Sends Personal Data to Dozens of Tracking Websites

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EFF.orgThe Asso­ci­at­ed Press reports that–the flag­ship site of the Afford­able Care Act, where mil­lions of Amer­i­cans have signed up to receive health care–is qui­et­ly send­ing per­son­al health infor­ma­tion to a num­ber of third par­ty web­sites. The infor­ma­tion being sent includes one’s zip code, income lev­el, smok­ing sta­tus, preg­nan­cy sta­tus and more.

An example of personal health data being sent to third parties from

An exam­ple of per­son­al health data being sent to third par­ties from

EFF researchers have inde­pen­dent­ly con­firmed that is send­ing per­son­al health infor­ma­tion to at least 14 third par­ty domains, even if the user has enabled Do Not Track. The infor­ma­tion is sent via the refer­rer head­er, which con­tains the URL of the page request­ing a third par­ty resource. The refer­rer head­er is an essen­tial part of the HTTP pro­to­col, and is sent for every request that is made on the web. The refer­rer head­er lets the request­ed resource know what URL the request came from. This would for exam­ple let a web­site know who else was link­ing to their pages. In this case how­ev­er the refer­rer URL con­tains per­son­al health information.

In some cas­es the infor­ma­tion is also sent embed­ded in the request string itself, like so:;src=4037109;
type=20142003;cat=201420;ord=7917385912018;~oref=https://www. smoker=1&parent=&pregnant=1&mec=&zip=85601&state=AZ&income=35000& &step=4?

In the above exam­ple, a URL at is request­ed by your brows­er. Append­ed to the end of this URL is your age, smok­ing sta­tus, pre­gana­cy sta­tus, parental sta­tus, zip code, state and annu­al income. This URL is request­ed by your brows­er after you fill out the required infor­ma­tion on and click the but­ton to view health insur­ance plans that you are eli­gi­ble for.

The fol­low­ing is a table show­ing which third par­ty domains EFF researchers con­firmed were receiv­ing the pri­vate health data.

Domain                         PII in refer­rer                            PII in request                     ✓                 ✓                                                     ✓                    ✓               ✓                                                     ✓                     ✓                                                      ✓                  ✓                 ✓                  ✓              ✓                                                     ✓                    ✓                     ✓                   ✓                      ✓                  ✓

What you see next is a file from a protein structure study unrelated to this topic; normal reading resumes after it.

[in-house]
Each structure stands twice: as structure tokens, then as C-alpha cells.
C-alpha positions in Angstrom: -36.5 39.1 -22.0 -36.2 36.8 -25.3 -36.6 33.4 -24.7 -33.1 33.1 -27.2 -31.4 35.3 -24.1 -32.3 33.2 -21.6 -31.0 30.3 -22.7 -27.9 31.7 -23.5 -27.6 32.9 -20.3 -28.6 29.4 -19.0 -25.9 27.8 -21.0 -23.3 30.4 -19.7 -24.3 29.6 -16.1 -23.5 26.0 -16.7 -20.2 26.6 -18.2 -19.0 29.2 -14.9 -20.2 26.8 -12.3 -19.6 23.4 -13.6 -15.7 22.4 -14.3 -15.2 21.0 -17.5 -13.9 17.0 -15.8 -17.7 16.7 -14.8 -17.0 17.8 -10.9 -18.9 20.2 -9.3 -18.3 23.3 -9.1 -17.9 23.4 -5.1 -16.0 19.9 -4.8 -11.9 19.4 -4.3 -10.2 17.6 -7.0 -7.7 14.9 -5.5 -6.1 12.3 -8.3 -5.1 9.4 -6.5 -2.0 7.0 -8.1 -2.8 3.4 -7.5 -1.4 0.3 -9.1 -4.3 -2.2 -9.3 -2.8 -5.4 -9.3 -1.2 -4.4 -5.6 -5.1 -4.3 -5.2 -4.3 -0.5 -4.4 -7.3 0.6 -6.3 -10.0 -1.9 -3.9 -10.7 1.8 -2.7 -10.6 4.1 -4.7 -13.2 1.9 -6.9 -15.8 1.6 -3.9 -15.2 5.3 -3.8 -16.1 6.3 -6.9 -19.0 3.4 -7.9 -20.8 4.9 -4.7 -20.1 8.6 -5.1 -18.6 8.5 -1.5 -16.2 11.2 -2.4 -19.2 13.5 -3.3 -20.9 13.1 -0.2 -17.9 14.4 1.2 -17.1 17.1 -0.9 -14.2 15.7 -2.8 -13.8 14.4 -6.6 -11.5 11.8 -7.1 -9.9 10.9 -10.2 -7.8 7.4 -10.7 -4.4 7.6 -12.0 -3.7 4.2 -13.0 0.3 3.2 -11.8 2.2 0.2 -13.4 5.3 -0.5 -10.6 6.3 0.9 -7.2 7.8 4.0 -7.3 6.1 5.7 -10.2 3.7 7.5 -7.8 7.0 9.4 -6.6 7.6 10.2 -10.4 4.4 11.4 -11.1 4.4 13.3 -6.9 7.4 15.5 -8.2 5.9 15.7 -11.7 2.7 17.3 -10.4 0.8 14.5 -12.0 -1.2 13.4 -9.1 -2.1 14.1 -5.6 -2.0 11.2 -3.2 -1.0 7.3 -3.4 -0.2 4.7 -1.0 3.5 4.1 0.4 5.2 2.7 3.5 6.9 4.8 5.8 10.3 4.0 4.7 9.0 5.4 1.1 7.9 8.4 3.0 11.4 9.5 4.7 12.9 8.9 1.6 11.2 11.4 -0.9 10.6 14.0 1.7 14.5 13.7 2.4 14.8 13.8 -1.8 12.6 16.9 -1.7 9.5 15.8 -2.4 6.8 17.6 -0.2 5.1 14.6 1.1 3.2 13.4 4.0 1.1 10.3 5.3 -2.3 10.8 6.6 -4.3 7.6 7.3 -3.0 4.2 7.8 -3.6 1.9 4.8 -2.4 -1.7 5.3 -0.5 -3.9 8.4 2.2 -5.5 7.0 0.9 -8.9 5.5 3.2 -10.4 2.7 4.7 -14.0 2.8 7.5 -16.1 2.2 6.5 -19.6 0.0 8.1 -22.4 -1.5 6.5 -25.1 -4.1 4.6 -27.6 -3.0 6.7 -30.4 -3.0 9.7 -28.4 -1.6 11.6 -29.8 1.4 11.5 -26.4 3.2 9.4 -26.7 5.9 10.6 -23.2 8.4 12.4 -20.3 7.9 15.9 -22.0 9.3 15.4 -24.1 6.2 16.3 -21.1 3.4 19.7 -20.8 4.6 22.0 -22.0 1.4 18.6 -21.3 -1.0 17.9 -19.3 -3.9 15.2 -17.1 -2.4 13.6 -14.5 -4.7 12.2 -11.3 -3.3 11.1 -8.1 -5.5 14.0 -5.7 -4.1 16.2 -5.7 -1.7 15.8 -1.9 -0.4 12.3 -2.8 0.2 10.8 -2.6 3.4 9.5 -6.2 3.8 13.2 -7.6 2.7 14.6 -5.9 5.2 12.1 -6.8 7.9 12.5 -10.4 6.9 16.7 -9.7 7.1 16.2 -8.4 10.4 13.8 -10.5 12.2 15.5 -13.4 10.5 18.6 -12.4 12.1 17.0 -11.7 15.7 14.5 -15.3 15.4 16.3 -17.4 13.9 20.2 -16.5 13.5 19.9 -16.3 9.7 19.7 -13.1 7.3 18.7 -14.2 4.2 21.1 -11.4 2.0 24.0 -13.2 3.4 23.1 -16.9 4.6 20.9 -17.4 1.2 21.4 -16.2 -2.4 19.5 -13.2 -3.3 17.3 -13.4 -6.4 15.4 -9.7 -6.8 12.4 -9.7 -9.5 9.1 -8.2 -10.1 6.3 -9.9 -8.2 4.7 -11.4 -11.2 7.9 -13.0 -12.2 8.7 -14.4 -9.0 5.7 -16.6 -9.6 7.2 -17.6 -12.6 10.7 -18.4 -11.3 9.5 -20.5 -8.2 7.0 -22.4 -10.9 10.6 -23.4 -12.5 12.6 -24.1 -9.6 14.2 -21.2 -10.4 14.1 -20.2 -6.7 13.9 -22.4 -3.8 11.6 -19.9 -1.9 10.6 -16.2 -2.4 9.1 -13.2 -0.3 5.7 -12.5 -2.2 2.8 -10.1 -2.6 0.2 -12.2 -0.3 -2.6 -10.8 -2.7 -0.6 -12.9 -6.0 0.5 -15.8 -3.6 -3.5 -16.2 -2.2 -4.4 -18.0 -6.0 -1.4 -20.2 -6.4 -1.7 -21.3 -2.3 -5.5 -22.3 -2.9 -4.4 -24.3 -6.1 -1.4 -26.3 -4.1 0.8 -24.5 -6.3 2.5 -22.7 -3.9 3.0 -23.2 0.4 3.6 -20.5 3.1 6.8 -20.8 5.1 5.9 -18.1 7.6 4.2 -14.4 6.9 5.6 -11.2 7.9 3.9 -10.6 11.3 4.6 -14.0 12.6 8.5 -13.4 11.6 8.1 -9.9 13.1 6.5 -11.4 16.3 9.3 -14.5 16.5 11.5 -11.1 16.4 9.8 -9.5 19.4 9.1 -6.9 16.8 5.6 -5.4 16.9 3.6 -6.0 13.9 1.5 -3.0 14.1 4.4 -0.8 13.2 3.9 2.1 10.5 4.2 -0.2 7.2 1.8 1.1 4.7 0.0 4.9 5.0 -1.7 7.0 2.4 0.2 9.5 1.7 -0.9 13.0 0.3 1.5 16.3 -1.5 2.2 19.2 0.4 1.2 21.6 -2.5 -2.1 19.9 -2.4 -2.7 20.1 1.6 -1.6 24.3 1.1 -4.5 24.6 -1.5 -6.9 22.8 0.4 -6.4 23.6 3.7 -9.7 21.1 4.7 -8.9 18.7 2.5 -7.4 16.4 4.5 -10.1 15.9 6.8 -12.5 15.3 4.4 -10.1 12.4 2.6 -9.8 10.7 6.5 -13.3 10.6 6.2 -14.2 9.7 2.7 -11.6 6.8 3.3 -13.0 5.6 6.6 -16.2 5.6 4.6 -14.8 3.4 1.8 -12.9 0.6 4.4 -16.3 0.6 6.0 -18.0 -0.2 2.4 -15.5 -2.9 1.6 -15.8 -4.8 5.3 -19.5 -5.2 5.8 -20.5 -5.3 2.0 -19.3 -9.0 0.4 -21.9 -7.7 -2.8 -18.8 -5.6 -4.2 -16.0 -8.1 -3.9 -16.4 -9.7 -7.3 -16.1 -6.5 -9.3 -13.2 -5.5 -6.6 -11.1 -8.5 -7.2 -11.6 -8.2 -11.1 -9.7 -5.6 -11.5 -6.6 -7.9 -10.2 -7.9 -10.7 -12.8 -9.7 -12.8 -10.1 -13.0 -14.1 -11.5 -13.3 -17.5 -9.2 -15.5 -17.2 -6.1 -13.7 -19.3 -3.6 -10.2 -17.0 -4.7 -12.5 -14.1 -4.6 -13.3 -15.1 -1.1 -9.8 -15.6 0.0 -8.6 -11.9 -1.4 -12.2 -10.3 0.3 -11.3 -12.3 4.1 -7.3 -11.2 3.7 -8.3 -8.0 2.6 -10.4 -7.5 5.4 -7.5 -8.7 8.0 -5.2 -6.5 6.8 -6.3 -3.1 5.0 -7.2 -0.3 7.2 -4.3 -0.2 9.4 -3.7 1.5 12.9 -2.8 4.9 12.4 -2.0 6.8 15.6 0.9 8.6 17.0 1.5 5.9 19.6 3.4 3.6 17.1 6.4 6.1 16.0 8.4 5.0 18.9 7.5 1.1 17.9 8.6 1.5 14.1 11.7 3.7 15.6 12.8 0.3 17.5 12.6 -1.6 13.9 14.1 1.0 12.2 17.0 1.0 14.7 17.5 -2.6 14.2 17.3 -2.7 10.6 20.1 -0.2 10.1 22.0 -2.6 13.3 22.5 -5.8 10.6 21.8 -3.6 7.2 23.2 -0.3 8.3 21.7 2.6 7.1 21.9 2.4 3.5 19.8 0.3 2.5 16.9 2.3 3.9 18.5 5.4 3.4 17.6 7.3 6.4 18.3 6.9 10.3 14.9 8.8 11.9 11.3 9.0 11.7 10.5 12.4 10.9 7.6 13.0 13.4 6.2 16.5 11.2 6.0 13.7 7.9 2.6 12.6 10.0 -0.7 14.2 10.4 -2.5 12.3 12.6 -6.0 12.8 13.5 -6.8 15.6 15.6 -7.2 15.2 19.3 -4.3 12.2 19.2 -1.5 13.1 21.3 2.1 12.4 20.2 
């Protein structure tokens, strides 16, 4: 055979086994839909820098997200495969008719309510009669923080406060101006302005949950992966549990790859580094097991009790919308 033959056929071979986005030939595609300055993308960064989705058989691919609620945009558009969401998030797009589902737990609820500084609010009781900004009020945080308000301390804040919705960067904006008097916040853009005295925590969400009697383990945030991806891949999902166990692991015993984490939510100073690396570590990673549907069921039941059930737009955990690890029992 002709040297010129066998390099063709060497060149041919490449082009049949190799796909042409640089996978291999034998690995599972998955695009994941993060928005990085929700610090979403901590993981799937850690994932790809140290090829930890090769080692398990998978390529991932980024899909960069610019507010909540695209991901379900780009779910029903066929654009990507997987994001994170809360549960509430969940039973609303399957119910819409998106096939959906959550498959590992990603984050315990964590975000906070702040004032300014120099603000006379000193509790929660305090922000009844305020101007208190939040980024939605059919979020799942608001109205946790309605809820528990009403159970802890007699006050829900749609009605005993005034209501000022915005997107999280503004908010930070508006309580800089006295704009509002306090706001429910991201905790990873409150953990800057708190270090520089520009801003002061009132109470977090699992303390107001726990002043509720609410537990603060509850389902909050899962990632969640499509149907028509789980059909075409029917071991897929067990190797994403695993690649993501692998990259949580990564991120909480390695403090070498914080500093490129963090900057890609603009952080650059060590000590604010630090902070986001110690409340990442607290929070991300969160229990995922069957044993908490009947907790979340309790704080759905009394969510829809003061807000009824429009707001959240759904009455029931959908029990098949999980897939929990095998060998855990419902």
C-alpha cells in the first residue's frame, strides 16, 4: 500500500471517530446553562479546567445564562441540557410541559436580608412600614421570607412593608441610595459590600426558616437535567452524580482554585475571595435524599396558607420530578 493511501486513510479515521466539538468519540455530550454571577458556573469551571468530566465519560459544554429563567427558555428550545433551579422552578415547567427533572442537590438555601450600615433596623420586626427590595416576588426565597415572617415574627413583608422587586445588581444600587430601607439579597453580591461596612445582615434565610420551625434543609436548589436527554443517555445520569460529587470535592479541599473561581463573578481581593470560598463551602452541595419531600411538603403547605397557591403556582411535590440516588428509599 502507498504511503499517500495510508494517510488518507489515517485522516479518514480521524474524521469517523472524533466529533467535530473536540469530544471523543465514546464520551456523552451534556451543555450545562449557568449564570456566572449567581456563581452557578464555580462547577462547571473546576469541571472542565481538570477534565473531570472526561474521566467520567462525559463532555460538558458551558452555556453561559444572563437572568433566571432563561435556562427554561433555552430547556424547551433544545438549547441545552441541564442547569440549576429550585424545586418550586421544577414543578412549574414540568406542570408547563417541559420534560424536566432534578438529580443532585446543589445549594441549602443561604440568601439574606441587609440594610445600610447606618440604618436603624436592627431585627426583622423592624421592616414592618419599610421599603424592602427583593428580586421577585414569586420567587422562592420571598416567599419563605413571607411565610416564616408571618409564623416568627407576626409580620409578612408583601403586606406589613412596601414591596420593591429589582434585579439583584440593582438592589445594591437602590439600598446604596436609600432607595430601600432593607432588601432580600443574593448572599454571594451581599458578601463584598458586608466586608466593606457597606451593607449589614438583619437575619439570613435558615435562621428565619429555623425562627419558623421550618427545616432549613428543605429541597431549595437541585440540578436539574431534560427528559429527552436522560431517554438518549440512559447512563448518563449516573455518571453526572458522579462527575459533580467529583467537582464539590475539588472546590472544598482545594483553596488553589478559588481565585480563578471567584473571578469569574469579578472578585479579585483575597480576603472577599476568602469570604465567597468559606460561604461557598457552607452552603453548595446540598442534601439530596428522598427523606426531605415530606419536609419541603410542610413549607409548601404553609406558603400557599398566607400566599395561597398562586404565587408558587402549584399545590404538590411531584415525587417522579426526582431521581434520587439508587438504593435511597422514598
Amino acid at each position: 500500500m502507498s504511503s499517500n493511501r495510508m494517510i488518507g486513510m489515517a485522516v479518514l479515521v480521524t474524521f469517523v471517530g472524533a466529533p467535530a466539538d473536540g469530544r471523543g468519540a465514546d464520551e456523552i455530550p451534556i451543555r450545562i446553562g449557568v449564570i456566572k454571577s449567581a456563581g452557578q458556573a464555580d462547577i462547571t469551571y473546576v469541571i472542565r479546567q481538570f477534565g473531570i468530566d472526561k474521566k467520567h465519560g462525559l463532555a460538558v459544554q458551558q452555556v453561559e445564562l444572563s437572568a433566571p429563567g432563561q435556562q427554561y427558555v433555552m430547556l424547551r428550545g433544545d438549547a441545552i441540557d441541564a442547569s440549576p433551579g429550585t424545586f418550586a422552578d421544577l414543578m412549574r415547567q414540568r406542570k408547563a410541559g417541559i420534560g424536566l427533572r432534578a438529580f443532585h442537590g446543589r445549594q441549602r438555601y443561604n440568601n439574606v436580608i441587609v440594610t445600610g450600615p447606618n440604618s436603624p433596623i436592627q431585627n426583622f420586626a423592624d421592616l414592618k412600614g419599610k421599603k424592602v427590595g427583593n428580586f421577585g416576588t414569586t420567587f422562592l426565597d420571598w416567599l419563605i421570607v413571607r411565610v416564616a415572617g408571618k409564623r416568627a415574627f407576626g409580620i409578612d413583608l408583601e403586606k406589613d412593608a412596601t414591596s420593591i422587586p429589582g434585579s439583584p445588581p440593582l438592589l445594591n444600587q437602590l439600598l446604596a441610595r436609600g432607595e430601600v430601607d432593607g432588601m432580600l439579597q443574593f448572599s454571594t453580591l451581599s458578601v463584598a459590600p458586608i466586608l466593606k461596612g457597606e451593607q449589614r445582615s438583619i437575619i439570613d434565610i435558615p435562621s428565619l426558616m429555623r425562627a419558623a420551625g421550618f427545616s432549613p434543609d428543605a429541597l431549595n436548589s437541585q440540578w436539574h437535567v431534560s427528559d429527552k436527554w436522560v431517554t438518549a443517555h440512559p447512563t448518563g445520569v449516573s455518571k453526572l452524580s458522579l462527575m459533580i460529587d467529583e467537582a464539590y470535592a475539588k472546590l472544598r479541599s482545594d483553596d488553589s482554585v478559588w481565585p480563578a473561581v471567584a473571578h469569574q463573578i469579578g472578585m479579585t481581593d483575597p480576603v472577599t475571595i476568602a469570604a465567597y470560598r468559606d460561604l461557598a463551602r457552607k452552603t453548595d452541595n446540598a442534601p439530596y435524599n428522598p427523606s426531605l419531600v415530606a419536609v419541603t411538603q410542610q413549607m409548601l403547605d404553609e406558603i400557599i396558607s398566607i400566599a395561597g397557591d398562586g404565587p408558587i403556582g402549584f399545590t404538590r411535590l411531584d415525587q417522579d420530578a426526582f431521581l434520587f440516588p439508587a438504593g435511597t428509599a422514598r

Send­ing such per­son­al infor­ma­tion rais­es sig­nif­i­cant pri­va­cy con­cerns. A com­pa­ny like Dou­bleclick, for exam­ple, could match up the per­son­al data pro­vid­ed by with an already exten­sive trove of infor­ma­tion about what you read online and what your buy­ing pref­er­ences are to cre­ate an extreme­ly detailed pro­file of exact­ly who you are and what your inter­ests are. It could do all this based on a track­ing cook­ie that it sets which would be the same across any site you vis­it. Based on this data, Dou­bleclick could start show­ing you smok­ing ads or infer your risk of can­cer based on where you live, how old you are and your sta­tus as a smok­er. Dou­bleclick might start to show you ads relat­ed to preg­nan­cy, which could have embar­rass­ing and poten­tial­ly dan­ger­ous con­se­quences such as when Tar­get noti­fied a wom­an’s fam­i­ly that she was preg­nant before she even told them.

It’s espe­cial­ly trou­bling that the U.S. gov­ern­ment is send­ing per­son­al infor­ma­tion to com­mer­cial com­pa­nies on a web­site that’s tout­ed as the place for peo­ple to obtain health care cov­er­age. Even more trou­bling is the poten­tial for com­pa­nies like Dou­bleclick, Google, Twit­ter, Yahoo, and oth­ers to asso­ciate this data with a per­son­’s actu­al iden­ti­ty. Google, thanks to real name poli­cies, cer­tain­ly has infor­ma­tion unique­ly iden­ti­fy­ing some­one using Google ser­vices. If a real iden­ti­ty is linked to the infor­ma­tion received from it would be a mas­sive vio­la­tion of pri­va­cy for users of the site.

Third-par­ty resources could also intro­duce addi­tion­al secu­ri­ty risks to the web­site, with each includ­ed third-par­ty resource increas­ing the attack sur­face of the site. If an attack­er were able to com­pro­mise just one of the third par­ty resources includ­ed on they could poten­tial­ly com­pro­mise the accounts of every user of The attack­er could then sell the Pri­vate Health Infor­ma­tion or hold it for ransom.

For now, EFF rec­om­mends installing soft­ware that will block third par­ty track­ing, such as EFF’s own Pri­va­cy Bad­ger. Pri­va­cy bad­ger will block the refer­rers and the con­nec­tions to third par­ty sites on and pro­tect your per­son­al health information.

Health infor­ma­tion is some of the most sen­si­tive and per­son­al infor­ma­tion there is. Peo­ple’s pri­vate med­ical data should not be avail­able to third par­ty com­pa­nies with­out con­sent from the user. This prac­tice is neg­li­gent at best, and poten­tial­ly dev­as­tat­ing for con­sumers. At a miminum, should dis­able third-par­ty track­ers for any user that requests an opt out using the DNT head­er. Arguably, should meet good pri­va­cy stan­dards for all its users.

Pres­i­dent Oba­ma will give his State of the Union speech tonight, in which he is expect­ed to address cyber­se­cu­ri­ty issues. If Pres­i­dent Oba­ma is real­ly con­cerned about cyber­se­cu­ri­ty, he may want to start in his own back­yard, by secur­ing